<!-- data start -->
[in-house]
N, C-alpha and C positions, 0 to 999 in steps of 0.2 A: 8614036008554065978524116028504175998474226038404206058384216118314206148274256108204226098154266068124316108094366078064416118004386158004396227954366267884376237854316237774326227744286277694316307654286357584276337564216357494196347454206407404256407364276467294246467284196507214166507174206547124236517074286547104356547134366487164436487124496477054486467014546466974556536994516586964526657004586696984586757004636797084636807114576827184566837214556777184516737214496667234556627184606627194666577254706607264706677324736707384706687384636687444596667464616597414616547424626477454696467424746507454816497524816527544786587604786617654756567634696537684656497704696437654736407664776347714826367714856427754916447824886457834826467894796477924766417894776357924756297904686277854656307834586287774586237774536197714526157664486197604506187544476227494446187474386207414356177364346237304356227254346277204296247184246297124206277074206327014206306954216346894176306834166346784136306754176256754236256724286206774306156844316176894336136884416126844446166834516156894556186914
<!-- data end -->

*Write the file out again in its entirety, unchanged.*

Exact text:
[in-house]
N, C-alpha and C positions, 0 to 999 in steps of 0.2 A: 8614036008554065978524116028504175998474226038404206058384216118314206148274256108204226098154266068124316108094366078064416118004386158004396227954366267884376237854316237774326227744286277694316307654286357584276337564216357494196347454206407404256407364276467294246467284196507214166507174206547124236517074286547104356547134366487164436487124496477054486467014546466974556536994516586964526657004586696984586757004636797084636807114576827184566837214556777184516737214496667234556627184606627194666577254706607264706677324736707384706687384636687444596667464616597414616547424626477454696467424746507454816497524816527544786587604786617654756567634696537684656497704696437654736407664776347714826367714856427754916447824886457834826467894796477924766417894776357924756297904686277854656307834586287774586237774536197714526157664486197604506187544476227494446187474386207414356177364346237304356227254346277204296247184246297124206277074206327014206306954216346894176306834166346784136306754176256754236256724286206774306156844316176894336136884416126844446166834516156894556186914